Society Magazine

Bring Ye All The Tithes Into The Stores

By Rockwaterman
Bring Ye All The Tithes Into The StoresLike most of you, I spend an excessive amount of time watching YouTube videos. Some of these video clips are funny, while others are unsettling.
Recently I saw something on YouTube I might have found quite amusing if it had not been so unsettling.
It featured our prophet, Thomas S. Monson, participating in a ribbon cutting ceremony for a giant new shopping center in Salt Lake City. At a predetermined cue, as the ribbon was cut, all the dignitaries on hand, including our revered Prophet, Seer, and Revelator, chanted in unison, "One, two, three...LET'S GO SHOPPING!"
In his defense, President Monson seems less than enthusiastic with his part in this stunt. As you can see in this video at about the 18 second mark, his mouth is moving but he is barely audible compared to some of the others. But then, he isn't miked, so it's hard to tell. At any rate, it's clear that this part of the ceremony was planned in advance, and Monson played his part the best he could.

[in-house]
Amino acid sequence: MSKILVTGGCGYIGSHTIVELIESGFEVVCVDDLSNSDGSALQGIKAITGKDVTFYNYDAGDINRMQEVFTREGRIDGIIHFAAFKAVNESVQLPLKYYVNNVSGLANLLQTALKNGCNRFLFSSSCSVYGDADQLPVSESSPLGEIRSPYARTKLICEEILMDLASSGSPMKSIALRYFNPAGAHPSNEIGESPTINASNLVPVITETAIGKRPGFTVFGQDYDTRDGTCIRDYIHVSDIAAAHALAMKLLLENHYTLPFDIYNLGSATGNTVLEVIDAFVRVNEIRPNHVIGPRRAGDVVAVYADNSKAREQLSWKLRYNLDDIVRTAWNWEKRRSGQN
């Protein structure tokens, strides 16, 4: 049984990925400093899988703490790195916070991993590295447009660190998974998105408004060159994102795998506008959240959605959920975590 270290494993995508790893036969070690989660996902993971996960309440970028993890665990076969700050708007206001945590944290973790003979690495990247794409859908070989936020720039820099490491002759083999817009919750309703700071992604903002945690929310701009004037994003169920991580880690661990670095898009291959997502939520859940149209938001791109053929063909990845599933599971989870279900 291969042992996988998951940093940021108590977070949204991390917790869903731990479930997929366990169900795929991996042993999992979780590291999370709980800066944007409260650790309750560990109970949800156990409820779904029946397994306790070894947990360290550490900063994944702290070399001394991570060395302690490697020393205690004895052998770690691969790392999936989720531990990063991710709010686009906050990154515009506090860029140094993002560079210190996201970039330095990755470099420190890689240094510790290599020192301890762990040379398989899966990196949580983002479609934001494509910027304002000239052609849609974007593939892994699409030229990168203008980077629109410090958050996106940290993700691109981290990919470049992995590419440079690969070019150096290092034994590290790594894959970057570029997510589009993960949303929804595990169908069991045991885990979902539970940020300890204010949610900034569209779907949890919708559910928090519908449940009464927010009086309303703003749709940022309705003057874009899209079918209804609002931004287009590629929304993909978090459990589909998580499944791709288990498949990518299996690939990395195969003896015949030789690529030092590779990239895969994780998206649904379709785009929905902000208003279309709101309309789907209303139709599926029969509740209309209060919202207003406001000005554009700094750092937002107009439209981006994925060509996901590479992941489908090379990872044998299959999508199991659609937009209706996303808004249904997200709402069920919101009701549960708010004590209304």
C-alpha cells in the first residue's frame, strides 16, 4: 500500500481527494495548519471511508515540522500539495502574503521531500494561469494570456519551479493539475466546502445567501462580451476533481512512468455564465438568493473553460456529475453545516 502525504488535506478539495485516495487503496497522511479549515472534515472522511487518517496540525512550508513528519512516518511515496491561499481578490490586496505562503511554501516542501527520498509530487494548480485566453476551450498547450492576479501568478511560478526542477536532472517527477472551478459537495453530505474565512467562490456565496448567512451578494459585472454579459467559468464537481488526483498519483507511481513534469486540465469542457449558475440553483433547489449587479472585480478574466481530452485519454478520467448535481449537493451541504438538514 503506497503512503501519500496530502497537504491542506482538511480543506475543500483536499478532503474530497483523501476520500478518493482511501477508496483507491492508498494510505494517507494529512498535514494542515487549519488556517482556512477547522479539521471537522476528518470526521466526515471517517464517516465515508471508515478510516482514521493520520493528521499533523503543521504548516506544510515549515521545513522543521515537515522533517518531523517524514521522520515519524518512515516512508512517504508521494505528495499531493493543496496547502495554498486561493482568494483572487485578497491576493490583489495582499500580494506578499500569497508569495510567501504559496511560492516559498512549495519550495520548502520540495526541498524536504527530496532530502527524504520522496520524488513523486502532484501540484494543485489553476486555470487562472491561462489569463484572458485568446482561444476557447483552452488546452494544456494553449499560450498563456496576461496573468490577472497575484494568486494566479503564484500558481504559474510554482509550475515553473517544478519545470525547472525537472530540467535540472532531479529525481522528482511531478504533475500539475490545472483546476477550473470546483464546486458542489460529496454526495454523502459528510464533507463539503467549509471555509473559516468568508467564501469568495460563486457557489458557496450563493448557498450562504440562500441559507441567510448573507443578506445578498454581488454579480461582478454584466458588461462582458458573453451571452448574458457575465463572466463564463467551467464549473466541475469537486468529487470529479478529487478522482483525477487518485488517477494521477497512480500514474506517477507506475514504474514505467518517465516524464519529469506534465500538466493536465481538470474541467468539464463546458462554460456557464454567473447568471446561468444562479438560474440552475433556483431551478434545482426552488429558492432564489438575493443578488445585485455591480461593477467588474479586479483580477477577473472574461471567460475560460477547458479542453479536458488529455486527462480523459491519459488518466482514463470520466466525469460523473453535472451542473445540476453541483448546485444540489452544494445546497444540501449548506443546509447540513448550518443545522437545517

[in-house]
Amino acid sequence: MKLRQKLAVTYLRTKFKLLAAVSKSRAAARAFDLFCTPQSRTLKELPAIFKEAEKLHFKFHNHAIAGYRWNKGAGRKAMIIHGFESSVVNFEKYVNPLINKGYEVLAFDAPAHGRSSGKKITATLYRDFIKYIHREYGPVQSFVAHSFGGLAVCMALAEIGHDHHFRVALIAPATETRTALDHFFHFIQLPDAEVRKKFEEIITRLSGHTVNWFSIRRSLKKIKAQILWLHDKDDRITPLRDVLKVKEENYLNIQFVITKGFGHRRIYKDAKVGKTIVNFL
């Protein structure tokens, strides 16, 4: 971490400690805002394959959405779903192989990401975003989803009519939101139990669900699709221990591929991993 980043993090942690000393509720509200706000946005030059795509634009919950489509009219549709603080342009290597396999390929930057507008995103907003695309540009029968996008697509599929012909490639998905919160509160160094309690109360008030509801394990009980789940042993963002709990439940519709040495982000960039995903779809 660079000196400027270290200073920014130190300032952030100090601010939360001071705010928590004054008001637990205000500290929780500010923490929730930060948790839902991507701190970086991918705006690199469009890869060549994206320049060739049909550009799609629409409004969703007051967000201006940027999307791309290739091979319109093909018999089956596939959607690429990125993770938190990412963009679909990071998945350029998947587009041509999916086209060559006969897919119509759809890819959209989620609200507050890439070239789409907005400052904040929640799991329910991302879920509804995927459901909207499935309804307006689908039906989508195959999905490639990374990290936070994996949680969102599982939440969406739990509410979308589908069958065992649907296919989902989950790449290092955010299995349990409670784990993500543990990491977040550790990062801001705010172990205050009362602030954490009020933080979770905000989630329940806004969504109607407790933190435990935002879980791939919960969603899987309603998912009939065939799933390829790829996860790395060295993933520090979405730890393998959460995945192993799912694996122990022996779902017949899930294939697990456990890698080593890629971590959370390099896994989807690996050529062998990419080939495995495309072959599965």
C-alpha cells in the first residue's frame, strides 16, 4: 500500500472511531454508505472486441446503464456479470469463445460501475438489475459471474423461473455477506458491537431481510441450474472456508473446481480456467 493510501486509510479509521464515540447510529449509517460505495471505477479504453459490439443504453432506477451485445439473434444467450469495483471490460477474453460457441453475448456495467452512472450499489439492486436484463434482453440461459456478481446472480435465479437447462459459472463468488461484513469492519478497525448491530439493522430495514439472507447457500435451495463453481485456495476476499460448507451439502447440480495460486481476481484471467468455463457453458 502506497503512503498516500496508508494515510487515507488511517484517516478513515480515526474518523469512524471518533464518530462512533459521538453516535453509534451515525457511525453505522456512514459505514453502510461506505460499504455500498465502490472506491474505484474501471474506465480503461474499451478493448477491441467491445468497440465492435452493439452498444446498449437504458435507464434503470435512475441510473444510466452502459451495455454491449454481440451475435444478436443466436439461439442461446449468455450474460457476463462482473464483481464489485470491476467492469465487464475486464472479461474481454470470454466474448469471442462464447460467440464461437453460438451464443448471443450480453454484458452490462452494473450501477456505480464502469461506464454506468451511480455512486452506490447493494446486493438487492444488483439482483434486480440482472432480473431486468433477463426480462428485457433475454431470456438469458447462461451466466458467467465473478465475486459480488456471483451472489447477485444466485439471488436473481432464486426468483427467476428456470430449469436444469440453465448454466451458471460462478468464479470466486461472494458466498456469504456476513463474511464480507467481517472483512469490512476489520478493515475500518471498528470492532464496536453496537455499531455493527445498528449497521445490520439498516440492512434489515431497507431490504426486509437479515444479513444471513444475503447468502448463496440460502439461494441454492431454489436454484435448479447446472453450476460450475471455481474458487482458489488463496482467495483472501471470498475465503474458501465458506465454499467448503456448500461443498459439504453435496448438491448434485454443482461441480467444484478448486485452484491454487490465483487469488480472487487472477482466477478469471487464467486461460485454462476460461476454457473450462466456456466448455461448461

It's worth noting that members of The Church of Jesus Christ of Latter-day Saints consider Thomas Monson to be God's one true spokesman on the earth in these latter days, the spiritual heir of all the great prophets who came before. That list would include not only latter-day prophets such as Joseph Smith, but also the great biblical prophets such as Moses, Ezekial, and Isaiah; and the mighty prophets of the Book of Mormon such as Nephi, Alma, and Abinadi. Like our founding prophet Joseph Smith, these ancient prophets understood their responsibility was "to say nothing but repentance unto this generation."